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I’m back with a new improvement!

October 16, 2011

Quincy has been excited to be a big sister to baby Brooks

And baby makes four

I haven’t posted to the blog since July.  On July 26th, our second child Brooks Tyler Long was born.  I’m hoping to get back to regular posting now.

My wife, Kerri, and I have had plenty of time to gain parenting experience with our lovely daughter, Quincy, who will be 4 in October. We are excited to welcome Baby No. 2 into the world, yet I admit I am not sure that I am quite ready.

There have been several major life events I have felt I was not completely ready for — going away to college, starting my first job, getting married and having our first child — but as the saying goes, I was “as ready as I ever was.”

Waiting for the perfect time can cause a person to avoid or put off these life milestones. Sometimes you have to decide that your situation is as ideal as it ever will be and take a leap of faith. The last thing you want to do is spend the rest of your life waiting.

That being said, this personal finance enthusiast would not do you, my loyal readers, any justice if I did not mention the importance of having stable finances and a plan for the future in place when you decide you want to have a child.

The basics such as food, shelter, transportation, childcare, clothing and diapers are not the only expenses incurred with children. You also should factor in things such as medical expenses and life insurance for you and/or a primary care giver in the unfortunate event of your death to ensure the child is taken care of financially. And then there is college.

Kerri and I started a college savings account through CollegeInvest’s 529 program when Quincy was born, which we contribute money to every month. We will do the same for the new baby.

According to the USDA’s annual report, “Expenditures on Children by Families,” released in June, a middle-income family with a child born in 2010 can expect to spend about $226,920 — $286,860 if projected inflation costs are factored in — for food, shelter, and other necessities to raise that child over the next 17 years. This represents a two percent increase from 2009. Expenses for transportation, childcare, education, and health care saw the largest percentage increases related to child rearing from 2009. There were very small changes in housing, food, clothing and miscellaneous expenses on a child since 2009.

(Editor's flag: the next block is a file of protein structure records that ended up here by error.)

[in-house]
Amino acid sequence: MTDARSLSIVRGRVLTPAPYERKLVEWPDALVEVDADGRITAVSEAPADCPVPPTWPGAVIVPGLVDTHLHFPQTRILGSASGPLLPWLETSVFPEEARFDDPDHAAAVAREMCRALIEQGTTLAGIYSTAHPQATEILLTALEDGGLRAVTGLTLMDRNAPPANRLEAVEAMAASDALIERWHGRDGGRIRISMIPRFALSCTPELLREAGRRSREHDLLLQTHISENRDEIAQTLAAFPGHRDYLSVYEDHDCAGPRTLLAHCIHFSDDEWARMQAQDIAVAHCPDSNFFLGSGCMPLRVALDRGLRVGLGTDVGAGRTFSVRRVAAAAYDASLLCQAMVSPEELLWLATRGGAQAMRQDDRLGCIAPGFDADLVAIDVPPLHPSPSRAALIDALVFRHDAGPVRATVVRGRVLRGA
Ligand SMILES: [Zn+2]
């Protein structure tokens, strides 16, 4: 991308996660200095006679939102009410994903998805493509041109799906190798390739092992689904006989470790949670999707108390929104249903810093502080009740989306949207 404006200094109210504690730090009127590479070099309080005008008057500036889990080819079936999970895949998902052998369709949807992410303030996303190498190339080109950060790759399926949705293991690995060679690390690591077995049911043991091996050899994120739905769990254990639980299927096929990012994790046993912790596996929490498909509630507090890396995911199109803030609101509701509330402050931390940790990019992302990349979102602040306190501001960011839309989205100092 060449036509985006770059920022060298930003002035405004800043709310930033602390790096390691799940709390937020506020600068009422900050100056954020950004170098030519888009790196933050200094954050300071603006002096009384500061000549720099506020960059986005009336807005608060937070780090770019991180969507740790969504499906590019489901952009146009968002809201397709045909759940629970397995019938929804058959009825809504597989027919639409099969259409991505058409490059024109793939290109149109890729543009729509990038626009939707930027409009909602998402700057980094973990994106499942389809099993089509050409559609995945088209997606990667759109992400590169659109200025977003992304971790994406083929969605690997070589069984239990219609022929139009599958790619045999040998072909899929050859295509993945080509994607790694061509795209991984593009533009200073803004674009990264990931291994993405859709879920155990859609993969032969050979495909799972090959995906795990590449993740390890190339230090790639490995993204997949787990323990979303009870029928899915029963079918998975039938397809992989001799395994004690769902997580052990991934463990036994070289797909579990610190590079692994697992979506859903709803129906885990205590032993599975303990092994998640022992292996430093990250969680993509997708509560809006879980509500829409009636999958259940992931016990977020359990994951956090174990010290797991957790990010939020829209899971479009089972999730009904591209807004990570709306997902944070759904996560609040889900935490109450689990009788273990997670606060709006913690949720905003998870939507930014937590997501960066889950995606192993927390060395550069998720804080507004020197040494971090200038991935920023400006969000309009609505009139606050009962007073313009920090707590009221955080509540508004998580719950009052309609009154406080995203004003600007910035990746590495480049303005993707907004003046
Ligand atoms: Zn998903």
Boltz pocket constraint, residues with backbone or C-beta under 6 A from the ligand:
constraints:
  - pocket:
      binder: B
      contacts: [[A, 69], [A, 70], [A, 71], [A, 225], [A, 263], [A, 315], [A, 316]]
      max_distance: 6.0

The report, issued annually since 1960, is based on data from the Federal government’s Consumer Expenditure Survey. For the year 2010, per child annual child-rearing expenses for a middle-income, two-parent family range from $11,880 to $13,830, depending on the age of the child.

The USDA has a calculator that estimates the cost of raising a child at the website If you are ready to have a child and wonder if you have the means, the calculator may help you.

Kerri and I were married for about 2 ½ years when we felt we were emotionally and financially ready to expand our family. However, at the time, we had just moved to a new city, bought a new home and I started a new job. Kerri still was looking for her ideal career.

About six months after our mutual understanding and desire to have a child, Kerri landed what she felt was the perfect job — one she could see herself doing for the long haul, and better yet, would be conducive to being a mother.

Soon, we found out we were expecting. The timing seemed just right for us. We were settled in our new place and both had good careers. Kerri planned on working part-time after Quincy arrived, and with our schedules at the time, we could share in parenting duties and not require daycare.

Shortly after Quincy’s birth we realized another piece that was important to us with a new child, being close to family. Thankfully, I was hired at NJC when Quincy was just a couple months old. Kerri’s employer allowed her to continue to work from our home in Sterling. Everything seems just as it should be.

We took the same amount of care, consideration and planning when we talked about having another child. Over the past couple months we have been putting away money to pay for the medical bills and other expenses we will have with our new bundle of joy.

While a joyous occasion, having a child can be stressful as well without financial troubles in the mix. It definitely tries your patience and changes your life forever. When you add money problems, it can be unfavorable to say the least.

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